I still like to think of them as Scott and Zelda, only not as drunk and self destructive.  (Well, maybe drunk sometimes… :)) My charming grandfather pronounced to her one day that he would prefer the single life, a shock I don’t think she ever got over.  She’s always pronounced him her true love, and though they didn’t see each other for years, they kept in touch later and then for the rest of their lives.

“It seemed that the only lover she had ever wanted was a lover in a dream.” 
 F. Scott FitzgeraldThe Beautiful and Damned

Momo,  as emotional as she was, was a pragmatist and she soldiered on selling Avon cosmetics until she ran into husband two, who was older and rich… really rich.. and founder of a company that exists today. She was his third wife.  That was a long marriage, but from comments from my parents, a difficult one.  He treated her to all that money could buy, furs, jewels, three homes, a suite at the Waldorf , but he didn’t always treat HER that well, according to reports.  She was banned from any contact with my grandfather, as was my mother, a ban that didn’t lift until husband number two’s death in the early sixties.  Mom tells that grandma “wore herself out trying to please him”, including putting my mother in boarding schools, as he wanted her to be free to travel.  Momo did what she was told, to her later regret.  But she always told me she married him for love, and I believe her.  Being Momo though,she had to add, “You know Cindy, you should marry for love, but try to love where there’s money”.  I think things became important to her early on, perhaps to replace the romantic lover that she could land but not keep completely, perhaps to make up for the early death of her father.  I don’t really know, but she needed a sense of safety, beauty, and comfort and made sure she had them.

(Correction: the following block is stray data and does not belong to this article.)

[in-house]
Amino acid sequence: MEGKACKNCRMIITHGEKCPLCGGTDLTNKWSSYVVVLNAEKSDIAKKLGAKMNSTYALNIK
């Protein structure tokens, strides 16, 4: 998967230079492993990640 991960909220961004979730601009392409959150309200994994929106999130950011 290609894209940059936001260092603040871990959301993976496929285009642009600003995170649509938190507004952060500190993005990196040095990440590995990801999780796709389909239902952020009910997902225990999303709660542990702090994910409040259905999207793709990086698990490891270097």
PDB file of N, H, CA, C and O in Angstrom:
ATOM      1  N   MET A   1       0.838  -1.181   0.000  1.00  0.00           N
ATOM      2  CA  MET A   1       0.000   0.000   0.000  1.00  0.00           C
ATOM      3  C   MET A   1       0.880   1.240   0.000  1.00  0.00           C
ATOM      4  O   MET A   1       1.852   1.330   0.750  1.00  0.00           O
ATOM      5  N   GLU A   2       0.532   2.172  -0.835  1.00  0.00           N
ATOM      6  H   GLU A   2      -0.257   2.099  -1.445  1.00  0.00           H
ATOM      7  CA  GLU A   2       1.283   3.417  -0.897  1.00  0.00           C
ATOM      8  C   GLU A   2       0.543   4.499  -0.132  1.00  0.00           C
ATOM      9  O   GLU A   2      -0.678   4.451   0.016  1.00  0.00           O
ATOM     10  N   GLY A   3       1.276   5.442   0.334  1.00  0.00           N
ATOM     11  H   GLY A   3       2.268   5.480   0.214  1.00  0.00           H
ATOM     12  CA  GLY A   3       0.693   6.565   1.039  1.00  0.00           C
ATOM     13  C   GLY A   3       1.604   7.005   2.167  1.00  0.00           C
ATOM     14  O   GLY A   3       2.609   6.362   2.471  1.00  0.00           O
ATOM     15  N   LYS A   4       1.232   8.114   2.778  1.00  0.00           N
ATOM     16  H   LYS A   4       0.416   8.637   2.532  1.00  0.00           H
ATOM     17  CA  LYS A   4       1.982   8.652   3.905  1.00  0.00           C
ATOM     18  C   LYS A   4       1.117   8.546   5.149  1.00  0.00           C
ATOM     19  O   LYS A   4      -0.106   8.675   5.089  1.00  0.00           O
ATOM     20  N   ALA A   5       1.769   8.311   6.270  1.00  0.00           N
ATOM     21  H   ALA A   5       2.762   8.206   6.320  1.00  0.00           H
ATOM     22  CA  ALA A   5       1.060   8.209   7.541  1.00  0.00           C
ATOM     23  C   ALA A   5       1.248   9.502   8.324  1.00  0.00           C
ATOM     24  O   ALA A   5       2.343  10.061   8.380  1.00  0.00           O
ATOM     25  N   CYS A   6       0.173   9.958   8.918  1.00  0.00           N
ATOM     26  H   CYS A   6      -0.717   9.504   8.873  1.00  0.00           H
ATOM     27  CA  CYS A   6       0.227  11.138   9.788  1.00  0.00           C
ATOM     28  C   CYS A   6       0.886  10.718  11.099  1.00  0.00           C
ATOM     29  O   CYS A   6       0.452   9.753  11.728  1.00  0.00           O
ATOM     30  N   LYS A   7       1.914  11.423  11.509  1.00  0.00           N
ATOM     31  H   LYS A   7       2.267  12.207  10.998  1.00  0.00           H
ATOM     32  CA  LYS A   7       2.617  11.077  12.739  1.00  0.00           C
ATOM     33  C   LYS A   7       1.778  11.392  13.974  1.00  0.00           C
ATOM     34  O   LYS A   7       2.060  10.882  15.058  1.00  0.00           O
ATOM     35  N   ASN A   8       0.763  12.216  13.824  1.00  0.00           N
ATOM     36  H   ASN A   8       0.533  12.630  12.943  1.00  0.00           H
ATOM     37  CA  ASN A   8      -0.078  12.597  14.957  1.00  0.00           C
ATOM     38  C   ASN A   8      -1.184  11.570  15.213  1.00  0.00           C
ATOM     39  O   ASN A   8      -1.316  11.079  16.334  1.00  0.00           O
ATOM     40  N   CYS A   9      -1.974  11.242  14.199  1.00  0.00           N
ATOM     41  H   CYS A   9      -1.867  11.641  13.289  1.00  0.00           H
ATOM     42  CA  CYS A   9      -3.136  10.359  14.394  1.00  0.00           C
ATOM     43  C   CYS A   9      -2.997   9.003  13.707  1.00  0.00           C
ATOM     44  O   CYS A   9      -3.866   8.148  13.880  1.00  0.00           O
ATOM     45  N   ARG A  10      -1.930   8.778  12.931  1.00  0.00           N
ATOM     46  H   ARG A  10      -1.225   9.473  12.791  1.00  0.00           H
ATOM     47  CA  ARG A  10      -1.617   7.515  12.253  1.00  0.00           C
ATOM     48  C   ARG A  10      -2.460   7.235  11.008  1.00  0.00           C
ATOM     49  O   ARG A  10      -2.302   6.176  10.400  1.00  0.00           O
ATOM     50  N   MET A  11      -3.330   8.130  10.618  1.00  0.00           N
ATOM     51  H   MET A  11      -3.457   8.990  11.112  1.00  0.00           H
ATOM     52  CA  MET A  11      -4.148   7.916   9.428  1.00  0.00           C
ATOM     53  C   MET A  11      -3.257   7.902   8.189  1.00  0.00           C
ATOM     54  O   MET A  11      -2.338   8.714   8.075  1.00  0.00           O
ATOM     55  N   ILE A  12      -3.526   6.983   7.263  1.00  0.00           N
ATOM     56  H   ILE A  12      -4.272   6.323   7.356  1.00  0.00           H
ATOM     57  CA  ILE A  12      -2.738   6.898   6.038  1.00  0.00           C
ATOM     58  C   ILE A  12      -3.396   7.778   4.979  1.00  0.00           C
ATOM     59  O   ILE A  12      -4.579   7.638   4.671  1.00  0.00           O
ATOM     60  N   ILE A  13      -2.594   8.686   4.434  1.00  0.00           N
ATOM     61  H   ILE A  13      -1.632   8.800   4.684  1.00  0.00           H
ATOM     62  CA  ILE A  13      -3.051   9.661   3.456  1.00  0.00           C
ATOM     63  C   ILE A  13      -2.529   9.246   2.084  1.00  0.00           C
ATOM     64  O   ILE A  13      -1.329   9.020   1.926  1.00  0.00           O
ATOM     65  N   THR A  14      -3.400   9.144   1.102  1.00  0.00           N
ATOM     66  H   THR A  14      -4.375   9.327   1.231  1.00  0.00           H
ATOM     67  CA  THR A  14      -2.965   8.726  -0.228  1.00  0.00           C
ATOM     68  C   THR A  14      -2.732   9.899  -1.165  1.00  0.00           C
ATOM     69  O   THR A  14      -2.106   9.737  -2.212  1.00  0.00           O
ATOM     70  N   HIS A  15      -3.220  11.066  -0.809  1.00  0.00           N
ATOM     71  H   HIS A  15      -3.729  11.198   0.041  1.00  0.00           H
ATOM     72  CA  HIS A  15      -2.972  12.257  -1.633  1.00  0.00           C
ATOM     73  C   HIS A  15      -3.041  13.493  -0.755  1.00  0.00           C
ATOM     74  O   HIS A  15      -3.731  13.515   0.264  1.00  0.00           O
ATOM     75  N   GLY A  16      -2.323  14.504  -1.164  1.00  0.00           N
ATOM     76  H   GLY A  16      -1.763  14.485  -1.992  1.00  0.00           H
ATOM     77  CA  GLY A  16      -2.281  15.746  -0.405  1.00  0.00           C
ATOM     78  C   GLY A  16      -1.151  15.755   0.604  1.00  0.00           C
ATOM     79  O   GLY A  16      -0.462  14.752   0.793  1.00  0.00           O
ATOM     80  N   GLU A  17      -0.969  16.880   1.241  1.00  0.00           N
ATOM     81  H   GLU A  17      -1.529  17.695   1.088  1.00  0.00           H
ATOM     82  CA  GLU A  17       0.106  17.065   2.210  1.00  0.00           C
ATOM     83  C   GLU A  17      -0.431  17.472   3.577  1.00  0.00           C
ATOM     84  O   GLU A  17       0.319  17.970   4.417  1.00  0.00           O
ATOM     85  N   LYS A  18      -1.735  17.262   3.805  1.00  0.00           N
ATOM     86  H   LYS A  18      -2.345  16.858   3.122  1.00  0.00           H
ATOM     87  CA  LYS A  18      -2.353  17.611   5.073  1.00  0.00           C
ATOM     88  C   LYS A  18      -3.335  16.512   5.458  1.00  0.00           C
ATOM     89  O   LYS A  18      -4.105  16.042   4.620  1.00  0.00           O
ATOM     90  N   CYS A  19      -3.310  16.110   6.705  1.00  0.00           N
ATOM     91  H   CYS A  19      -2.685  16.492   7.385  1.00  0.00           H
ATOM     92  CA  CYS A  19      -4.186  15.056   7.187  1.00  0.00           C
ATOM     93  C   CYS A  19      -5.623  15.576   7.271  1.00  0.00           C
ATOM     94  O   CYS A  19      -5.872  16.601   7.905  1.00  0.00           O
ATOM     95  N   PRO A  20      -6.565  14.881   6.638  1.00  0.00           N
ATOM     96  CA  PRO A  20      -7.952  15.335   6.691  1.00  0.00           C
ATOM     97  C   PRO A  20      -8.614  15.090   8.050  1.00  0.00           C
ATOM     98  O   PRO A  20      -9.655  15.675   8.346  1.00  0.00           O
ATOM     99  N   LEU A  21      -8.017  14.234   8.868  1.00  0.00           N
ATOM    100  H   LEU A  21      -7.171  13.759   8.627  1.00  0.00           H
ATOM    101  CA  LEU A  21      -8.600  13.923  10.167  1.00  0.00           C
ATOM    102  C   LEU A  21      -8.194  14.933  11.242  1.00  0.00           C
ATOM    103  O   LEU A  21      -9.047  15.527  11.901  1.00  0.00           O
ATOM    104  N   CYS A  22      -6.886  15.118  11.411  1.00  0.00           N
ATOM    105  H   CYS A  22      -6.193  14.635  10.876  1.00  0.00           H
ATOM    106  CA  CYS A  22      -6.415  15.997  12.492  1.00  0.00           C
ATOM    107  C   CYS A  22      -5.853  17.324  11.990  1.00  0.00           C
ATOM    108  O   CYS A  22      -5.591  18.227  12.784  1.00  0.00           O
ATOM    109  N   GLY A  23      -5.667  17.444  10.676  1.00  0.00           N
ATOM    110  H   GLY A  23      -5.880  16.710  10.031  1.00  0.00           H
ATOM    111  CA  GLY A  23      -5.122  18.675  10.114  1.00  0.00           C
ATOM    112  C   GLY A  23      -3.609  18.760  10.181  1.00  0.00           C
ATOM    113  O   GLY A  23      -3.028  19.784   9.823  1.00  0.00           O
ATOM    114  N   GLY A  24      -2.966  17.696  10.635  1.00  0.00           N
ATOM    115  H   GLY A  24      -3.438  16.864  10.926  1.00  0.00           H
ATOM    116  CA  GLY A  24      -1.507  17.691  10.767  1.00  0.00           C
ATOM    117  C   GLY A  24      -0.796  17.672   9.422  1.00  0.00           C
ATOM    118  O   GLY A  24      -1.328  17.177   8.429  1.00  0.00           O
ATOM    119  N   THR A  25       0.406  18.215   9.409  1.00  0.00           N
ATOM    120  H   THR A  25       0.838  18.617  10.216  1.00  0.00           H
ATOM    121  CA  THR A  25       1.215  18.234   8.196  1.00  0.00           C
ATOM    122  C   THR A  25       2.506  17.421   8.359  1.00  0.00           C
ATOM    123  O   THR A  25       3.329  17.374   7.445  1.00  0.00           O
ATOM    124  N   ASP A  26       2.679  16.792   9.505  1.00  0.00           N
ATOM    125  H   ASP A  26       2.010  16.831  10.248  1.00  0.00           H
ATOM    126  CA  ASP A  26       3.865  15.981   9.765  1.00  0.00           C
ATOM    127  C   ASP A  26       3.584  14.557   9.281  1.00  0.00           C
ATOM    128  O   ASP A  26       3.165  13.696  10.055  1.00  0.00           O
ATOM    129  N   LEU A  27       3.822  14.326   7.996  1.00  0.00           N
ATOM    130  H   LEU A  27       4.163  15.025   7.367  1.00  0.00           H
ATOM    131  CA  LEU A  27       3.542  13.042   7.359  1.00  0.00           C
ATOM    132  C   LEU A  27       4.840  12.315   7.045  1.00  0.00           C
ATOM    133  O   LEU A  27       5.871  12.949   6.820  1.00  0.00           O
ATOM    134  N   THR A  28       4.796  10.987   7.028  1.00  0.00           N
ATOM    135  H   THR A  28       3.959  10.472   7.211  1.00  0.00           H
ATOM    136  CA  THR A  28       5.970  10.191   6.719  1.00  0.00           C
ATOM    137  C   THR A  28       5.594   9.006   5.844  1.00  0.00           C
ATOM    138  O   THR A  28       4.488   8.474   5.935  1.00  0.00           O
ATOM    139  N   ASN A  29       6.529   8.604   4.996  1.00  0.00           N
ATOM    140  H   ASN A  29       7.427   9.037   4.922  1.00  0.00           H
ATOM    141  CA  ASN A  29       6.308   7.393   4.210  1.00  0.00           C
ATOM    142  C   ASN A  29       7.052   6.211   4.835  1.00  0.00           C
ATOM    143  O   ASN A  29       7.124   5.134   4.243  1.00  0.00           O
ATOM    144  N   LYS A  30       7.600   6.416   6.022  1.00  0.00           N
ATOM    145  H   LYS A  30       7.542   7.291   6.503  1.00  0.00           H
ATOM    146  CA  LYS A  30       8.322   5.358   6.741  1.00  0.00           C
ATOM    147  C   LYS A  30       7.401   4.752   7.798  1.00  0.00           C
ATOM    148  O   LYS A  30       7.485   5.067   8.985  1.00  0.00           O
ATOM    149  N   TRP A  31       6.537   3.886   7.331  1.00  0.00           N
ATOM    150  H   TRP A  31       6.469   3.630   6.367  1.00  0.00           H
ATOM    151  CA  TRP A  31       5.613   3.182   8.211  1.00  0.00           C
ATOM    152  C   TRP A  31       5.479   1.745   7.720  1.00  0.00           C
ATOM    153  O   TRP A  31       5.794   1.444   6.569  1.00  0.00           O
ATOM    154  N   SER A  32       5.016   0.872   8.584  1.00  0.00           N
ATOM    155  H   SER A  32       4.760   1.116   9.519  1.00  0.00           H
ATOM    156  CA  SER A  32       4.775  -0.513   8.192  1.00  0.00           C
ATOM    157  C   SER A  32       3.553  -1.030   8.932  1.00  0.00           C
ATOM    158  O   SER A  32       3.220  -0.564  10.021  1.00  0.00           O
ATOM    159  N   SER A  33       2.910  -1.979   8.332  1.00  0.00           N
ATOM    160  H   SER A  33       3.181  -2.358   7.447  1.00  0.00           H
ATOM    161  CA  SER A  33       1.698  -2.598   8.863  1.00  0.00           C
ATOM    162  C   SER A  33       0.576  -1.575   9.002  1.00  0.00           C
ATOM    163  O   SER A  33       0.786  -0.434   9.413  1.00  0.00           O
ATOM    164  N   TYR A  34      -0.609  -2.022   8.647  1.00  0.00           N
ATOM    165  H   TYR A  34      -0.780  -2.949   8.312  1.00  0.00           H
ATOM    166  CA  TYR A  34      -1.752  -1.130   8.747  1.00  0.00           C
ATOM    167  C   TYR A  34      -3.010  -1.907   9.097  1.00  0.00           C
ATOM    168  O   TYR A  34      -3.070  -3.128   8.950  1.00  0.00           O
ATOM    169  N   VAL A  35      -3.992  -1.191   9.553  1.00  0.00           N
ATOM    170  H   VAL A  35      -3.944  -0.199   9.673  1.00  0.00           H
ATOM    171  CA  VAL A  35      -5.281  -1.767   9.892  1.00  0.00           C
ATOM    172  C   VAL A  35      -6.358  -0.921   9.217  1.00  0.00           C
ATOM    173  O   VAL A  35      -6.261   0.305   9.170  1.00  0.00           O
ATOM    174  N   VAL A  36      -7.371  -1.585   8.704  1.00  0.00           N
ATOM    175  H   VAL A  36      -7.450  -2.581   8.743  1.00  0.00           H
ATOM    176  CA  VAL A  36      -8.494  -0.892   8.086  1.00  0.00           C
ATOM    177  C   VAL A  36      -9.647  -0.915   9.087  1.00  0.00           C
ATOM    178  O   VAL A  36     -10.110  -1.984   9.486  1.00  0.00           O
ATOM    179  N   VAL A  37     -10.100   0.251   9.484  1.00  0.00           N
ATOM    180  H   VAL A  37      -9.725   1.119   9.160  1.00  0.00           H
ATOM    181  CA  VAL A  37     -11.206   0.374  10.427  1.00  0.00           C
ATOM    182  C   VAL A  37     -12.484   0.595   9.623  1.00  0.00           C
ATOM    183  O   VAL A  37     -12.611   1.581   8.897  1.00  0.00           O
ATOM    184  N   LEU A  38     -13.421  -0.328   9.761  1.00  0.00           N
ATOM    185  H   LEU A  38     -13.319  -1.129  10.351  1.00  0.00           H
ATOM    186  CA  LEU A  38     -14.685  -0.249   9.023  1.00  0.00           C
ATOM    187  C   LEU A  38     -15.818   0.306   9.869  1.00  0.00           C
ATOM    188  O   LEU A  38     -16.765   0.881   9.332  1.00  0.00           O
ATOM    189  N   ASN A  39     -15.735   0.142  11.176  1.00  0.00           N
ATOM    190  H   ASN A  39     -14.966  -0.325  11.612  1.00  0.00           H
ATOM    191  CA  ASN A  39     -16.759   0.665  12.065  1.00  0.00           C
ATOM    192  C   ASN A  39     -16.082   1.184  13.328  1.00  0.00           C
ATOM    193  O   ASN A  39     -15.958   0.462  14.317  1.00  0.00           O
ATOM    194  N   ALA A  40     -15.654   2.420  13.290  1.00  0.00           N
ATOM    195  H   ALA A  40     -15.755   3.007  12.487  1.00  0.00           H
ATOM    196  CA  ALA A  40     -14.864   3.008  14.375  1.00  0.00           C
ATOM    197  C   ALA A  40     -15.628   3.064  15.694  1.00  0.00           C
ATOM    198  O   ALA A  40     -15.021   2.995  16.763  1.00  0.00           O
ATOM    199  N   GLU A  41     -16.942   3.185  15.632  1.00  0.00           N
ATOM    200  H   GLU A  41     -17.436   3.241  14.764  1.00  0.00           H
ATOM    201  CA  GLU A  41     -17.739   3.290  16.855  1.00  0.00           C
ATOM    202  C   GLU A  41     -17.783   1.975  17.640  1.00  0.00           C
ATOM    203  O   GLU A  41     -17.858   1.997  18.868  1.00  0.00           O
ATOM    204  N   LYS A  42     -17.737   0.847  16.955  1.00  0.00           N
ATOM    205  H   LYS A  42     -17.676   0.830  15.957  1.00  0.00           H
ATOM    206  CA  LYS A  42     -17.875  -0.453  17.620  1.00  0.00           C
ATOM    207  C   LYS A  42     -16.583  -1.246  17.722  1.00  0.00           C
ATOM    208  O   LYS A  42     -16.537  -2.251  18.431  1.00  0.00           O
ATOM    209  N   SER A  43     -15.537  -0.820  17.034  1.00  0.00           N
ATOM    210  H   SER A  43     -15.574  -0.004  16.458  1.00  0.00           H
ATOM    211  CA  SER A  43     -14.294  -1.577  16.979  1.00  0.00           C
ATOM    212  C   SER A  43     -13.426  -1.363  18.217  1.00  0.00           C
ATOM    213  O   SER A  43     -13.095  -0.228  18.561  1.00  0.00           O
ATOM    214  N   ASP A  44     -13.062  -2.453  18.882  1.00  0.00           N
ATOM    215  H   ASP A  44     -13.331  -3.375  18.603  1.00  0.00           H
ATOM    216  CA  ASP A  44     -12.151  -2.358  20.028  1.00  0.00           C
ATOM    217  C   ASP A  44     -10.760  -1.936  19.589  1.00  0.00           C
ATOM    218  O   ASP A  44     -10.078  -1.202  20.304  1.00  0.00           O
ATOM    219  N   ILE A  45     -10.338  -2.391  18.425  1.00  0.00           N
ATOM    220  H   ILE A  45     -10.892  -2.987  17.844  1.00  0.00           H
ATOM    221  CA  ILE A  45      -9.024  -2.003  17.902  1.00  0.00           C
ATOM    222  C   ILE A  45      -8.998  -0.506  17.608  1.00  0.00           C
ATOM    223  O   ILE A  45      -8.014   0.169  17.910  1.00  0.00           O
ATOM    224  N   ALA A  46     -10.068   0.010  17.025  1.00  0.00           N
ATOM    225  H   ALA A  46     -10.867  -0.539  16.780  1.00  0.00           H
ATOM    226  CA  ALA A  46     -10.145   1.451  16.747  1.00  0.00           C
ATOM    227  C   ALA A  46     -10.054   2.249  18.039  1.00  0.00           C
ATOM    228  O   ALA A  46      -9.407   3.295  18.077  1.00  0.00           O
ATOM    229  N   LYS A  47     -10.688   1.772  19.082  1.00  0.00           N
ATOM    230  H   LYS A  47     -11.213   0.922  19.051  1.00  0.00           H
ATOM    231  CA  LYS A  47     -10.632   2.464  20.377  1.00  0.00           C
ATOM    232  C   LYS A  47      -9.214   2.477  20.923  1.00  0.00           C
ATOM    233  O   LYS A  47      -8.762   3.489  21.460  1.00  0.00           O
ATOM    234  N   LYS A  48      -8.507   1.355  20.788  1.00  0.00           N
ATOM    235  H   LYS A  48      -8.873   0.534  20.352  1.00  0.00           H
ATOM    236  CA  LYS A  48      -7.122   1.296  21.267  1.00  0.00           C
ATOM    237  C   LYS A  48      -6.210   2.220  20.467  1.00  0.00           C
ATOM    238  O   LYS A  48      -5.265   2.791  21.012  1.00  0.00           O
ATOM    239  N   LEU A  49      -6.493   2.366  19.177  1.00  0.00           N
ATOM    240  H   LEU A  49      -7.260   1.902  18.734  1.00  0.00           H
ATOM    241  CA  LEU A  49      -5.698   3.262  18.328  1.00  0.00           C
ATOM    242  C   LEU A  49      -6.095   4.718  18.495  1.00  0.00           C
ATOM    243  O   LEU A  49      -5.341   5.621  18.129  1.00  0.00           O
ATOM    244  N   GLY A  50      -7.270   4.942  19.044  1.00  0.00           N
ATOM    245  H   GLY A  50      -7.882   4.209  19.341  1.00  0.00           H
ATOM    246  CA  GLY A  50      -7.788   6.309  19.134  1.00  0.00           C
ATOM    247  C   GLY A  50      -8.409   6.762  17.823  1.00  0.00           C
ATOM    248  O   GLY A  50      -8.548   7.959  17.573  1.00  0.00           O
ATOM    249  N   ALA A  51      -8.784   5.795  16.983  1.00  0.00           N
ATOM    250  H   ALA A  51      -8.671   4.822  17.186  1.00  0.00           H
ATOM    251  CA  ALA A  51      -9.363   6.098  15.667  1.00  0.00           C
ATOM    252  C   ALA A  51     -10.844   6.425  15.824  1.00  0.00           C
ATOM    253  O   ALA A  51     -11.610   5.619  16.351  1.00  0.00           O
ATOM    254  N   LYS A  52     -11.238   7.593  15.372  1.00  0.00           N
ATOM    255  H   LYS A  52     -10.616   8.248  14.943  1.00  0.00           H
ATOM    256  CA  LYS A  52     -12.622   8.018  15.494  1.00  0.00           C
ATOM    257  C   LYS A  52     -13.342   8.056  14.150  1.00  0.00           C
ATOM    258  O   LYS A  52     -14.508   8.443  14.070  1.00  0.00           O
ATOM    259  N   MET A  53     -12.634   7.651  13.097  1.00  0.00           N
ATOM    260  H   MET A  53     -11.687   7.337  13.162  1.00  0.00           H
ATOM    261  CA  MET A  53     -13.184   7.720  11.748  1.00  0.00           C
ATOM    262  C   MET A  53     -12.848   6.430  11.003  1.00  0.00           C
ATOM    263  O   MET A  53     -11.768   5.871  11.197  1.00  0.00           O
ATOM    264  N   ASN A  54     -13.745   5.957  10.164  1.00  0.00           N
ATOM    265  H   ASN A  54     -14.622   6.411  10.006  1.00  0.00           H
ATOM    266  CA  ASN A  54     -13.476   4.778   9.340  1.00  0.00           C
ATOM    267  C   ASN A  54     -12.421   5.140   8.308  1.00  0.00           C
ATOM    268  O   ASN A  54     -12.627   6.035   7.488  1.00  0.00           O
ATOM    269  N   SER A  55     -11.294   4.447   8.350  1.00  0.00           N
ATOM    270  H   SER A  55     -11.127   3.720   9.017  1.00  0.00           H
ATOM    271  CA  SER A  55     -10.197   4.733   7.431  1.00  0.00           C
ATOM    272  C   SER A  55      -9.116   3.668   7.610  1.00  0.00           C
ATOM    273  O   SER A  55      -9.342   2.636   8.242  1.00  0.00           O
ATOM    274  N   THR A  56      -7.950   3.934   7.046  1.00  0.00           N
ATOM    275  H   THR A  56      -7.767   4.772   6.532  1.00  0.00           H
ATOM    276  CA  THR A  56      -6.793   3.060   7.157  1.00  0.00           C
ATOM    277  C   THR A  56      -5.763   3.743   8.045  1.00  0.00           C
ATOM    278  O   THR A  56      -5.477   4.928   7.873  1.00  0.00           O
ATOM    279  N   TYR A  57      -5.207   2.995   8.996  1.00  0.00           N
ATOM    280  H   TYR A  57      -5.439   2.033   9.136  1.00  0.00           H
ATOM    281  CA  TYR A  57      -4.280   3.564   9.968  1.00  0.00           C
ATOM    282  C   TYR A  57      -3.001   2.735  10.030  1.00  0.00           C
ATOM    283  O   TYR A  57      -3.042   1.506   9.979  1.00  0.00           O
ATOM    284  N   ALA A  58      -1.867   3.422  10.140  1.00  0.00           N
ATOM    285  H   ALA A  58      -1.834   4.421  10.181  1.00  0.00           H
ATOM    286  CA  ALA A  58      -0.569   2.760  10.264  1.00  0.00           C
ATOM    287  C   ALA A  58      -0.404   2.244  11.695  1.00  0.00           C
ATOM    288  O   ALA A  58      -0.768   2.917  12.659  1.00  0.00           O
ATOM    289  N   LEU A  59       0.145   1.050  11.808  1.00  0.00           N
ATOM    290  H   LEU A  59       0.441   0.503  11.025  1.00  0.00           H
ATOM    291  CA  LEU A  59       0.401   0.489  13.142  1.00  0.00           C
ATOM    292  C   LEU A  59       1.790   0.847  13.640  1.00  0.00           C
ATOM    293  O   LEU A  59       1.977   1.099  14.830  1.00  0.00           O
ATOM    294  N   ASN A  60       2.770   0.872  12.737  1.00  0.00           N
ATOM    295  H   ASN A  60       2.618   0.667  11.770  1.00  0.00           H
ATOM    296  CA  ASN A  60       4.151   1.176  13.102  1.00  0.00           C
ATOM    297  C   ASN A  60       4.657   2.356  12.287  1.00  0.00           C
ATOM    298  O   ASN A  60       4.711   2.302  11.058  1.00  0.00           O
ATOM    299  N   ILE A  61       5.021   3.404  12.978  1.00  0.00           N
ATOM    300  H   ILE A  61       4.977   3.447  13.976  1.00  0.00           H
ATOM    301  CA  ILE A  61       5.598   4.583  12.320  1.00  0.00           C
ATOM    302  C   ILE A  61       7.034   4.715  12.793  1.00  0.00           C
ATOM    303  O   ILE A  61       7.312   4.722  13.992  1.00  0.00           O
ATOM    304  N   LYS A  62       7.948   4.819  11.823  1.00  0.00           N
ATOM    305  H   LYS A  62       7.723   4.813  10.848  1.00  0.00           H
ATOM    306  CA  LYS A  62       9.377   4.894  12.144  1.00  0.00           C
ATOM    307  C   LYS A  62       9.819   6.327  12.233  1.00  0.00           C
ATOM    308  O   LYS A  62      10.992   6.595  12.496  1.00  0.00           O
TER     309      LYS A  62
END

Momo and Husband Two in the 1940’s. The cars change, the husbands change, the furs stayed.